LibertyLink plants contain resistant to the herbicide glufosinate. Glufosinate is an analog of the amino acid glutamate and goes by several commercial names. LibertyLink and RoudupReady plants are the two major types of genetically engineered herbicide resistance in use.
Mechanism of herbicide toxicity
Glufosinate is the active ingredient that inhibits plant growth in herbicides that LibertyLink plants are resistant to. These herbicides can come in a variety of forms, including bialaphos, a tripeptide containing two alanine residues and glufosinate. In the case of bialaphos, the peptide is cleaved to produce the active glufosinate.
Glufosinate is very similar in chemical structure to the amino acid glutamate. Because of this structural similarity, glufosinate is able to act as an inhibitor for the enzyme glutamine synthetase, for which glutamate is a substrate. The inhibition of glutamine synthase (GS) results in disruption of the glycolate pathway. Metabolic flux through the pathway is reduced and intracellular levels of pathway intermediates accumulate. One of these intermediates, glyoxylate, is a a strong inhibitor of the key photosynthetic enzyme ribulose bisphosphate carboxylase. Without the activity of this enzyme, plants are unable to fix carbon and rapidly die.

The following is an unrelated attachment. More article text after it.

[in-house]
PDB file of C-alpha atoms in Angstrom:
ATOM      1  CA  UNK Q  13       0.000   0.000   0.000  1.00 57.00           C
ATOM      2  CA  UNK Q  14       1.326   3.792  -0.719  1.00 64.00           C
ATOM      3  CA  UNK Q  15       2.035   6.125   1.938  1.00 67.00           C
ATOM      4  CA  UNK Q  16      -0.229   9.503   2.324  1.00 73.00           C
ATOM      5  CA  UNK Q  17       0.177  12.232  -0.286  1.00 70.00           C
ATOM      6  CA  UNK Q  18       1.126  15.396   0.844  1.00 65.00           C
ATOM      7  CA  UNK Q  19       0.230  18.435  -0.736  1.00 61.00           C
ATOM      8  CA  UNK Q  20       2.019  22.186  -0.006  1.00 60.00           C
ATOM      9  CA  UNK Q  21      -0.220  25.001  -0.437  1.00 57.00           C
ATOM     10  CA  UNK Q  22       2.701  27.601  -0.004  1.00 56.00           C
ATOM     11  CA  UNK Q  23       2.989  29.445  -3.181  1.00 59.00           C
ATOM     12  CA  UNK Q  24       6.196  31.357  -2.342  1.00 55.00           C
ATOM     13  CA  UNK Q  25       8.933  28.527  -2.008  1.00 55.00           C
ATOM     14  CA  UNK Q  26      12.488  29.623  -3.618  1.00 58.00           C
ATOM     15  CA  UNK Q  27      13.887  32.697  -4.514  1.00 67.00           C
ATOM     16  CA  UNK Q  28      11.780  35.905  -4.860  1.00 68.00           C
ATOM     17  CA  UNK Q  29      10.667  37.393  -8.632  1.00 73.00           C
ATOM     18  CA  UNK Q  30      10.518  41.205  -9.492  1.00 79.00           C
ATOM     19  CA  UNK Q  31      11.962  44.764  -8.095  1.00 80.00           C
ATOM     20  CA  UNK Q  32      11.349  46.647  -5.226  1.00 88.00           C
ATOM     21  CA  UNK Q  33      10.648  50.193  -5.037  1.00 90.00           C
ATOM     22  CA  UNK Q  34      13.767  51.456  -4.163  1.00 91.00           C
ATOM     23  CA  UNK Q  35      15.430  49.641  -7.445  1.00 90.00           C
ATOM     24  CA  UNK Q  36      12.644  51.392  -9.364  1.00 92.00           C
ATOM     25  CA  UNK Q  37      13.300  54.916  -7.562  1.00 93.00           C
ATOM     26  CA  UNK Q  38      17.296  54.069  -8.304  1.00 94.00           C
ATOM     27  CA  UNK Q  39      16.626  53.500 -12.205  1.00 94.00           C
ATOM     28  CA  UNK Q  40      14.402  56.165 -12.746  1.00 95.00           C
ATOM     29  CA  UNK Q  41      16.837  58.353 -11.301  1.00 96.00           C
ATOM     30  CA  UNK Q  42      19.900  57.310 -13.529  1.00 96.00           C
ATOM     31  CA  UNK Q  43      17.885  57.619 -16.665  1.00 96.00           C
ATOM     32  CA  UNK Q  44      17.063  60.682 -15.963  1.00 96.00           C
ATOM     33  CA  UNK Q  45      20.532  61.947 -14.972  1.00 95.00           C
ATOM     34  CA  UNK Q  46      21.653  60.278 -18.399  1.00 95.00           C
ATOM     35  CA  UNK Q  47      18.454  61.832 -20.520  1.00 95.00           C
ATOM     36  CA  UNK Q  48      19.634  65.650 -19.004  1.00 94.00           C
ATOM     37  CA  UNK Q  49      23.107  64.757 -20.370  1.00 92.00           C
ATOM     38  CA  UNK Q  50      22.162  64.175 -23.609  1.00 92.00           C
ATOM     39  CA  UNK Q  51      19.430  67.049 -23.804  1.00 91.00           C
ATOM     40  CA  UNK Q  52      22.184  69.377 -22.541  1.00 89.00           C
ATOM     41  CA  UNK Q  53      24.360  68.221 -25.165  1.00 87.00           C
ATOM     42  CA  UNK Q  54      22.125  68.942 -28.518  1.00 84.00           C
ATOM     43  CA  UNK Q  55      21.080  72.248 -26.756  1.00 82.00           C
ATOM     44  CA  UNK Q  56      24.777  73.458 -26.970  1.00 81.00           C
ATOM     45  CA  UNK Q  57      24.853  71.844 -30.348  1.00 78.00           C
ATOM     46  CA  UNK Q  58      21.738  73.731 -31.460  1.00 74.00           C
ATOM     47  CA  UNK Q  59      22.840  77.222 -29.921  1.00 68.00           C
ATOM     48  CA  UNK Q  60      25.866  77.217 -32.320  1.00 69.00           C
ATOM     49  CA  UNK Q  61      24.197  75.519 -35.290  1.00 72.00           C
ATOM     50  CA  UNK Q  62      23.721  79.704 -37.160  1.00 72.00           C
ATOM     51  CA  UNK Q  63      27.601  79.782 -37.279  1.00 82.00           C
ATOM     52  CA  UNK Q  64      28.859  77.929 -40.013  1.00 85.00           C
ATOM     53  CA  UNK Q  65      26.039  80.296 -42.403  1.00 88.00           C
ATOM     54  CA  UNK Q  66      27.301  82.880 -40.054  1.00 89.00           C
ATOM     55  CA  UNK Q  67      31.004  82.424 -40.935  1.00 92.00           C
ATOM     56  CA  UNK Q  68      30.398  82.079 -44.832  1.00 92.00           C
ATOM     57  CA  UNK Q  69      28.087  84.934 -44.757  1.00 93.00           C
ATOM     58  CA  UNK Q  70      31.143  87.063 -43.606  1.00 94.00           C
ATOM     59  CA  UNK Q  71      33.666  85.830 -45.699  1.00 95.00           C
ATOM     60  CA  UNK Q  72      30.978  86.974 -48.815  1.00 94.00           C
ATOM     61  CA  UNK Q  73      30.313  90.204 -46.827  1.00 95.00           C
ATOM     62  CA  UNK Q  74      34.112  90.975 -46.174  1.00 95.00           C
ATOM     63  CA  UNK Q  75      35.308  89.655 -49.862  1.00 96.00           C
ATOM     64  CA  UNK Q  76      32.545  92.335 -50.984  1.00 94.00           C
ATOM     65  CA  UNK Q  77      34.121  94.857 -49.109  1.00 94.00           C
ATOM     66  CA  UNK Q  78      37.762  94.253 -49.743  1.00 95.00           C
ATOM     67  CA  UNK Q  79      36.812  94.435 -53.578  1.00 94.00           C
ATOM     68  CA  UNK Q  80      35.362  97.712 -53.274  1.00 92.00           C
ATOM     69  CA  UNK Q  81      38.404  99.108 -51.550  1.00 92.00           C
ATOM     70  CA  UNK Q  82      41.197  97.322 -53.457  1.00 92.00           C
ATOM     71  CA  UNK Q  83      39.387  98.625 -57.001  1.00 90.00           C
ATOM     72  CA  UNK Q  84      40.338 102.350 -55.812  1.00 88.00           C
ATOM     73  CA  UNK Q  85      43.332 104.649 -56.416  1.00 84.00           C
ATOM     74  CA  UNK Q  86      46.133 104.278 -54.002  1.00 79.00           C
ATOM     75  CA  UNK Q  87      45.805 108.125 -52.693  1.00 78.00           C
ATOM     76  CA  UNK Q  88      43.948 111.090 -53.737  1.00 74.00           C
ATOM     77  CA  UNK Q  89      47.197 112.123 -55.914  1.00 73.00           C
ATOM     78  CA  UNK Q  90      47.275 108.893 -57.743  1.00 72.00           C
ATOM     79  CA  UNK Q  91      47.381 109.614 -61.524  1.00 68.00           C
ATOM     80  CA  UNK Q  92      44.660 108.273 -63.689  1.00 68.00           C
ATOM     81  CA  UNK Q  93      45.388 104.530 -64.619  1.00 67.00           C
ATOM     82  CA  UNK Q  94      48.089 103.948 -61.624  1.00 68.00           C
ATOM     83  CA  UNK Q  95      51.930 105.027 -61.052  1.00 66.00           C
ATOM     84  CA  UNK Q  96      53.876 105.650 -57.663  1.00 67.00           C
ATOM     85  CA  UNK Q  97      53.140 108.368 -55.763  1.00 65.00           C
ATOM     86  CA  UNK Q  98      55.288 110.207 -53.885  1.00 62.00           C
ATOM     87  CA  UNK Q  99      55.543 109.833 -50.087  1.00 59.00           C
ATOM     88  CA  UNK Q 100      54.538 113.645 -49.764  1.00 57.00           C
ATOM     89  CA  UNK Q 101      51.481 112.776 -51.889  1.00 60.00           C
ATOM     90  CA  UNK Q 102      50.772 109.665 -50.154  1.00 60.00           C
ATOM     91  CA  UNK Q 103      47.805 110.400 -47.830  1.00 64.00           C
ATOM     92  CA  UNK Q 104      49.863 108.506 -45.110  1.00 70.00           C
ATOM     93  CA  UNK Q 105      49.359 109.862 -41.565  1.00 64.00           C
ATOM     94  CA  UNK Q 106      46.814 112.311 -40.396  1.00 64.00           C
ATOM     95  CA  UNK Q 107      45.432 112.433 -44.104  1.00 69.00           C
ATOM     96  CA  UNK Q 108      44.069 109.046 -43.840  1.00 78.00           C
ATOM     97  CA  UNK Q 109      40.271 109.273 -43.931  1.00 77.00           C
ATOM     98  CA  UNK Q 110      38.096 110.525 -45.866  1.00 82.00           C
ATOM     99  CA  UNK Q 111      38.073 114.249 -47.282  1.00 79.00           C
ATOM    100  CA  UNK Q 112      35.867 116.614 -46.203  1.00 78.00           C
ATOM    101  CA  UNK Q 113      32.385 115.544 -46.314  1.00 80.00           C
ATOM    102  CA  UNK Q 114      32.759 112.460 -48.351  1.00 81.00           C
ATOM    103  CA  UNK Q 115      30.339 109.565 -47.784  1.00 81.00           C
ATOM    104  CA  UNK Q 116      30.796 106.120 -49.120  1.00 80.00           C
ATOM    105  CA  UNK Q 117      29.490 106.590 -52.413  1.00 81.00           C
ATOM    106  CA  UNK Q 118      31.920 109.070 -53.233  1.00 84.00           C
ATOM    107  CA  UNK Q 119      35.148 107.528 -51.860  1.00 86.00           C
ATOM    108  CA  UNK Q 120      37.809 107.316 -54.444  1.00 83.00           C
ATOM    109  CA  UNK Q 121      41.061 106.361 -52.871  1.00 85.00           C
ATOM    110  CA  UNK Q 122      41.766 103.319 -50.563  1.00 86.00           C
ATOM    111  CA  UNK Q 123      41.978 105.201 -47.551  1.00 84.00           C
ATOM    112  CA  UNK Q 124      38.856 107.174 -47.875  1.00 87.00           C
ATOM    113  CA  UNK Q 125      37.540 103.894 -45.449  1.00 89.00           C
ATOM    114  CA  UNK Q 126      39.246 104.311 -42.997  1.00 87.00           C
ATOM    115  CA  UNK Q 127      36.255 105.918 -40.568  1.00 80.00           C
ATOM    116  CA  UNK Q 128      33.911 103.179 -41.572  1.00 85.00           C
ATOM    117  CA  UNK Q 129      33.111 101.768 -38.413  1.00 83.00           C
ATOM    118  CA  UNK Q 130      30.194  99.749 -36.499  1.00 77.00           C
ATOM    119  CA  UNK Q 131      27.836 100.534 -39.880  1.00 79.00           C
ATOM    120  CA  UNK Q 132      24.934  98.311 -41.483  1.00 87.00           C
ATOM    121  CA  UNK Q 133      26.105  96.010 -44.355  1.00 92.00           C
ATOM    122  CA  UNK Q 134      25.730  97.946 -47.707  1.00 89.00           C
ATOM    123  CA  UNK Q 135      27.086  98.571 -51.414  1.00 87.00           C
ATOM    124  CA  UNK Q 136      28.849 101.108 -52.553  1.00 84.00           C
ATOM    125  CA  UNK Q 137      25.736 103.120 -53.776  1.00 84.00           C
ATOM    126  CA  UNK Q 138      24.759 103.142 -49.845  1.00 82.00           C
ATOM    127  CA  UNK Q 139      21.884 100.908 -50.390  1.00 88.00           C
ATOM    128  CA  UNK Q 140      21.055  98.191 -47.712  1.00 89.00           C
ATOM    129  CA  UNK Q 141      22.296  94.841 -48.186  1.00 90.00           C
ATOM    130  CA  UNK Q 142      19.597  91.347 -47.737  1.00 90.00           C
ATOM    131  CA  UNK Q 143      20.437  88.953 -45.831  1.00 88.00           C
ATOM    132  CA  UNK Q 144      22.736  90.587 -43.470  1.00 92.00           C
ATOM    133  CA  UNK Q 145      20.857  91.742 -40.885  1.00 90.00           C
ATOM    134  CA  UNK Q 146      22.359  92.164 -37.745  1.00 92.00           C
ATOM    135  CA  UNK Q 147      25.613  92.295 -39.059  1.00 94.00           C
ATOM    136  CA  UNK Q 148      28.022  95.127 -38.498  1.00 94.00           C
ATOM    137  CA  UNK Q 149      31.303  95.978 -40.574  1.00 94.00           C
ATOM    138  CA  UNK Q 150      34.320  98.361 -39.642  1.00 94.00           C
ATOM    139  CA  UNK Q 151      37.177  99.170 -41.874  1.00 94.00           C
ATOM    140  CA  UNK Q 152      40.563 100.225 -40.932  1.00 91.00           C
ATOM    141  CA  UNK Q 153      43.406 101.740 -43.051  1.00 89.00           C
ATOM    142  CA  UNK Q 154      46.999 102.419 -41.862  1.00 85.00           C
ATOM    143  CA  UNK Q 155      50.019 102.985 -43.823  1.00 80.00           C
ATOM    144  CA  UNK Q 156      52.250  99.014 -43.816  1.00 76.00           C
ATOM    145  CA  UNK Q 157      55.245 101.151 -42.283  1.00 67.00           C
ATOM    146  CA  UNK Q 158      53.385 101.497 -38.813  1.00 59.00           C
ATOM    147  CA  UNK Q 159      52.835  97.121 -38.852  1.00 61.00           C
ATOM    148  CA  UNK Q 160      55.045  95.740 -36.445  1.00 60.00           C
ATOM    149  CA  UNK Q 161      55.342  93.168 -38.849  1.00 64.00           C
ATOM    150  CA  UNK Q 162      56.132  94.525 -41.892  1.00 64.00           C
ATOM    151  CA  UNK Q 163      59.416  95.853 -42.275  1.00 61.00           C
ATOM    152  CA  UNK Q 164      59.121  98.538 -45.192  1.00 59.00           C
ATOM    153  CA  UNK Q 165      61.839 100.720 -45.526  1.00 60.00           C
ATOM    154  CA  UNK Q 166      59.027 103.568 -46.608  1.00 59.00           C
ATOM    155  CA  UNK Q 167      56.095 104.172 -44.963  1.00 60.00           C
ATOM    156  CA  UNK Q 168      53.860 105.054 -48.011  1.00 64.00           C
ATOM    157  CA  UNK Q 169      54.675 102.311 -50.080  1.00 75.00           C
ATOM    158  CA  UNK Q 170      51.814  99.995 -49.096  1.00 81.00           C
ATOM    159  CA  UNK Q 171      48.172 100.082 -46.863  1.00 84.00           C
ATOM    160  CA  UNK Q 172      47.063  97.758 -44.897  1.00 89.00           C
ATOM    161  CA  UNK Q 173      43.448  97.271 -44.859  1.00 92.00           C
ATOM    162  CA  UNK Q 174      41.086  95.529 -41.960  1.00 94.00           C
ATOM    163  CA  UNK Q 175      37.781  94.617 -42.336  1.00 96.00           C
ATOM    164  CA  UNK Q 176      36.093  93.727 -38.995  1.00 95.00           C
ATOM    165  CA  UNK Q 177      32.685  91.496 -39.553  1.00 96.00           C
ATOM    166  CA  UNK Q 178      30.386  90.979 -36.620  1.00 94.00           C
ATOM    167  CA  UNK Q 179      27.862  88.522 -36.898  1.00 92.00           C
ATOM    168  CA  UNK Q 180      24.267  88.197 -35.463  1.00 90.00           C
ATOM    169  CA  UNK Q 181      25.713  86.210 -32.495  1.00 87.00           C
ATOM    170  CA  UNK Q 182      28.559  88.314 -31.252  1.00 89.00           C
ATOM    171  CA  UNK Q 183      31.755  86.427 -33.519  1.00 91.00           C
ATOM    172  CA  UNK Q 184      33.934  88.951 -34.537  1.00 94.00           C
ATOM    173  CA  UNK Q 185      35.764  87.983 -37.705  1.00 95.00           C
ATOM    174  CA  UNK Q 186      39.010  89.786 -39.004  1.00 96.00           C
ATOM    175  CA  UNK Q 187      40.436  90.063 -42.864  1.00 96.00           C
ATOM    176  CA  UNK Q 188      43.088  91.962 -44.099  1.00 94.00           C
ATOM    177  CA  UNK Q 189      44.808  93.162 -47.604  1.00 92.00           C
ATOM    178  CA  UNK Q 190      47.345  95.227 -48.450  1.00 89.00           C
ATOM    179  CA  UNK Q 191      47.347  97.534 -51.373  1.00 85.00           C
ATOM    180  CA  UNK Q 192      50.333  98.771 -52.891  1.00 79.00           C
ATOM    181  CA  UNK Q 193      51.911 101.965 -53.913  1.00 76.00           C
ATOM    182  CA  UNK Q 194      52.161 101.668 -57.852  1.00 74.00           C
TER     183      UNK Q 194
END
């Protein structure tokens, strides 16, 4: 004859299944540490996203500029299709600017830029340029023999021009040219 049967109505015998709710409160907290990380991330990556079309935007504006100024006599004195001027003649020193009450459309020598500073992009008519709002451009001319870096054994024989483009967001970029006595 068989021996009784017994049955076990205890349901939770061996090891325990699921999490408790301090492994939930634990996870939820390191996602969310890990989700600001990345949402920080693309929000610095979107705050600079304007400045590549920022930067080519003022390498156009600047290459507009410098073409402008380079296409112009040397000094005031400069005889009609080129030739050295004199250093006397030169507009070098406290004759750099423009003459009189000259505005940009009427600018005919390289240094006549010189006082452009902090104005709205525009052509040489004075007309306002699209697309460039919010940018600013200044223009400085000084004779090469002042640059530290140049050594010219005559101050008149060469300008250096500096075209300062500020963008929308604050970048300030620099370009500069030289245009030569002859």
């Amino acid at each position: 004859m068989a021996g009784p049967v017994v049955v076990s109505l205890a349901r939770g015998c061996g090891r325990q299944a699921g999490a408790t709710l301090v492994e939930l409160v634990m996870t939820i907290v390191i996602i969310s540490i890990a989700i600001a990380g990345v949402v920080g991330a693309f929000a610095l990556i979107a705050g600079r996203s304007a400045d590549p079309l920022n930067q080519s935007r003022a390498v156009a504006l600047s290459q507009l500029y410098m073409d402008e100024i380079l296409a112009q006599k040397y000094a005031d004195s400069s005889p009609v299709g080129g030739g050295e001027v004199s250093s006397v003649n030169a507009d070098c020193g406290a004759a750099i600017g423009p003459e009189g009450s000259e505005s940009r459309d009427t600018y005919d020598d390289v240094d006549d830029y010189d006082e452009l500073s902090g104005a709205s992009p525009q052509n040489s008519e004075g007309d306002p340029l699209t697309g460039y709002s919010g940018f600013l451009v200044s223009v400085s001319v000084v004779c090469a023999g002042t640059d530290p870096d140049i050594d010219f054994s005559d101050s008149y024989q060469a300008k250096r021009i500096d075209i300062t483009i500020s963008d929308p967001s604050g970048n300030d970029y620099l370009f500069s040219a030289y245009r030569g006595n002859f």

Glufosinate is an effective herbicide against most grasses and broadleaf weeds. Many crop species are also sensitive to glufosinate.
Glufosinate cannot travel far through plant cells and must be absorbed through the leaves. For this reason, the herbicide is applied directly to the leaves.
Mechanism of resistance
Two types of soil bacteria, Streptomyces hygroscopicus and Streptomyces viridochromogenes, produce bialaphos, a tripeptide containing two alanine residues and glufosinate. The bacteria presumably produce this compound as an antifungal agent. To avoid the toxic effects of the bialaphos themselves, the bacteria also produce enzymes that acetylate glufosinate, making it unable to inhibit glutamine synthetase. The genes that code for these enzymes are known as the bar and pat genes. By transforming plants with these genes, scientists were able to create plants that can acetylate and therefore render innocuous the intracellular glufosinate.
Deacetylation of acetylated glufosinate in the gut
A safety concern that has been mentioned claims that the acetylated glufosinate may be deacetylated in the human gut and regain its toxicity. While humans do not contain the deacetylase enzyme necessary to catalyze this reaction, it is possible that some of the bacteria in the human gut do or that the acidic environment in the stomach could favor deacetylation. Glufosinate can be toxic to mammals in large amounts.